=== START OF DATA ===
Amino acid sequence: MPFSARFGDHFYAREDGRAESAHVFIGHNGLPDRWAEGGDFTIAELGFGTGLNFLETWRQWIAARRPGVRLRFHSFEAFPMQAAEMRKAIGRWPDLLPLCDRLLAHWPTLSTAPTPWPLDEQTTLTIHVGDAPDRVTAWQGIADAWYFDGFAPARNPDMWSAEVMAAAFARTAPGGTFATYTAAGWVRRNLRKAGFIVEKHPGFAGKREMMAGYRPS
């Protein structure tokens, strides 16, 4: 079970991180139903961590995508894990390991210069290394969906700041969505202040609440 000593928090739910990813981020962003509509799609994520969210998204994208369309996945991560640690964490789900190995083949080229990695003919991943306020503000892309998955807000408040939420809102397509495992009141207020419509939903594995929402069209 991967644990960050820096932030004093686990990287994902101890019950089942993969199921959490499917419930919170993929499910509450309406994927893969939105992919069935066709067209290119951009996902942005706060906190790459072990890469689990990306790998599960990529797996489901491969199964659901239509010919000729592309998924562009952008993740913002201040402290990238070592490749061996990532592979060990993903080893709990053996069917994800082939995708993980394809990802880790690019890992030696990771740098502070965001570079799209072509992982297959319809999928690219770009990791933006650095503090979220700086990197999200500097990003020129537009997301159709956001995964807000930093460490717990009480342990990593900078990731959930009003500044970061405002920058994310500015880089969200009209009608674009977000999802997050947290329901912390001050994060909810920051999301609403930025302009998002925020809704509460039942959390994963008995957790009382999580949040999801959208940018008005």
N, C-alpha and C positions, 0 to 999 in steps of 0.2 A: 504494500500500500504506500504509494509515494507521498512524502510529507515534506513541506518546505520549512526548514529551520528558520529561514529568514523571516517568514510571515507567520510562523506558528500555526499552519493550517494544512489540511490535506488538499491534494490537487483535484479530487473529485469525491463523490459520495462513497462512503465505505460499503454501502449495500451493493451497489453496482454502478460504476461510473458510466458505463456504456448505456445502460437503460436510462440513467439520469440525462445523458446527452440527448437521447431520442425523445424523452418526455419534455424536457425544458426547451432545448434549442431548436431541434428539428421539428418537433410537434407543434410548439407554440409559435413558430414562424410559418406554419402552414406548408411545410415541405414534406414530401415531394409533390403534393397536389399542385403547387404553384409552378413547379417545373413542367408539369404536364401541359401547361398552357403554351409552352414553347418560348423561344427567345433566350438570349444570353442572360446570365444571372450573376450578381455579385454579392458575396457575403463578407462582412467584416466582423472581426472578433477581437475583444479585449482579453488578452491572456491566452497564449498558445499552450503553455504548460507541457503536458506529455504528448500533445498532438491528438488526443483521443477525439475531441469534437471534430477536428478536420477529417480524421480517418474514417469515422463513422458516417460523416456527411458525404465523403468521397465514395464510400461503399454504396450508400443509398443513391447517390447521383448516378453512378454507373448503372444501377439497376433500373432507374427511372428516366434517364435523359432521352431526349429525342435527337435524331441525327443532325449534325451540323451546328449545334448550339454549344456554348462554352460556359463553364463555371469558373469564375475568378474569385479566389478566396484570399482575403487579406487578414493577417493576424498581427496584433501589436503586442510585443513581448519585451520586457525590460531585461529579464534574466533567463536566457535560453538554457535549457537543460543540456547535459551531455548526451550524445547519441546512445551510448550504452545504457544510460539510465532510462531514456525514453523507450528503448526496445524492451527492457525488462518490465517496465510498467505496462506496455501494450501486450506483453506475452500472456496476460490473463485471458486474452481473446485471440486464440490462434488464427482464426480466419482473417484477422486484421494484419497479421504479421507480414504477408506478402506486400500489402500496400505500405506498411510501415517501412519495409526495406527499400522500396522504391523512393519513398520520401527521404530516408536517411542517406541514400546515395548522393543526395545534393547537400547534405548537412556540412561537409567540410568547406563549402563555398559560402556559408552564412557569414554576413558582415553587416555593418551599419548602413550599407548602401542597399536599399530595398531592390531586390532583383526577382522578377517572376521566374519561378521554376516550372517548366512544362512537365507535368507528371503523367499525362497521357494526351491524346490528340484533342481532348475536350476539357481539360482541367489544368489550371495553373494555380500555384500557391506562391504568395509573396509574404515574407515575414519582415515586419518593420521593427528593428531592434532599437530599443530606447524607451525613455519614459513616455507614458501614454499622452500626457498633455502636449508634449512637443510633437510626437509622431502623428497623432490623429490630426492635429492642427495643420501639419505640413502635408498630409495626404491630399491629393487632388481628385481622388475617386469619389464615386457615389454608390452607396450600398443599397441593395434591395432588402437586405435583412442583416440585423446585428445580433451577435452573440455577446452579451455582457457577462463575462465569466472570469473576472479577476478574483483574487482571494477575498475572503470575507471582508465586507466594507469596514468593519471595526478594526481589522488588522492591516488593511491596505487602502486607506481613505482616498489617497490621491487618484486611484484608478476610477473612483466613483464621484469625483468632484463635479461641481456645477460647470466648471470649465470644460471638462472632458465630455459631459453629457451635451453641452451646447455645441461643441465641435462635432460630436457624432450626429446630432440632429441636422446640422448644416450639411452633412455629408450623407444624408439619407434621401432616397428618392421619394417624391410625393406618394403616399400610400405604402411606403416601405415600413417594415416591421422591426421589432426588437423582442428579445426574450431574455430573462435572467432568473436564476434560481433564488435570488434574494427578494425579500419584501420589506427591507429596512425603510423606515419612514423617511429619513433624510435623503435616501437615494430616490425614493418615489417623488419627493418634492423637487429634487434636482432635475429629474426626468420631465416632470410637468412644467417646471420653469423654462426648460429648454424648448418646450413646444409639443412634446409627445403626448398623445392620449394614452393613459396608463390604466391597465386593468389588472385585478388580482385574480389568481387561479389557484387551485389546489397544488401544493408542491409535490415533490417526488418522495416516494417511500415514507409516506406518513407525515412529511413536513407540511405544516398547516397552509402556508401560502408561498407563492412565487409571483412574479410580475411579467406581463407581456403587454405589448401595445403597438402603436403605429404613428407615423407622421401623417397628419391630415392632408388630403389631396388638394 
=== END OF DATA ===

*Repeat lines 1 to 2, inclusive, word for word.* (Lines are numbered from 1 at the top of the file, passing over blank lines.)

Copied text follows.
Amino acid sequence: MPFSARFGDHFYAREDGRAESAHVFIGHNGLPDRWAEGGDFTIAELGFGTGLNFLETWRQWIAARRPGVRLRFHSFEAFPMQAAEMRKAIGRWPDLLPLCDRLLAHWPTLSTAPTPWPLDEQTTLTIHVGDAPDRVTAWQGIADAWYFDGFAPARNPDMWSAEVMAAAFARTAPGGTFATYTAAGWVRRNLRKAGFIVEKHPGFAGKREMMAGYRPS
């Protein structure tokens, strides 16, 4: 079970991180139903961590995508894990390991210069290394969906700041969505202040609440 000593928090739910990813981020962003509509799609994520969210998204994208369309996945991560640690964490789900190995083949080229990695003919991943306020503000892309998955807000408040939420809102397509495992009141207020419509939903594995929402069209 991967644990960050820096932030004093686990990287994902101890019950089942993969199921959490499917419930919170993929499910509450309406994927893969939105992919069935066709067209290119951009996902942005706060906190790459072990890469689990990306790998599960990529797996489901491969199964659901239509010919000729592309998924562009952008993740913002201040402290990238070592490749061996990532592979060990993903080893709990053996069917994800082939995708993980394809990802880790690019890992030696990771740098502070965001570079799209072509992982297959319809999928690219770009990791933006650095503090979220700086990197999200500097990003020129537009997301159709956001995964807000930093460490717990009480342990990593900078990731959930009003500044970061405002920058994310500015880089969200009209009608674009977000999802997050947290329901912390001050994060909810920051999301609403930025302009998002925020809704509460039942959390994963008995957790009382999580949040999801959208940018008005």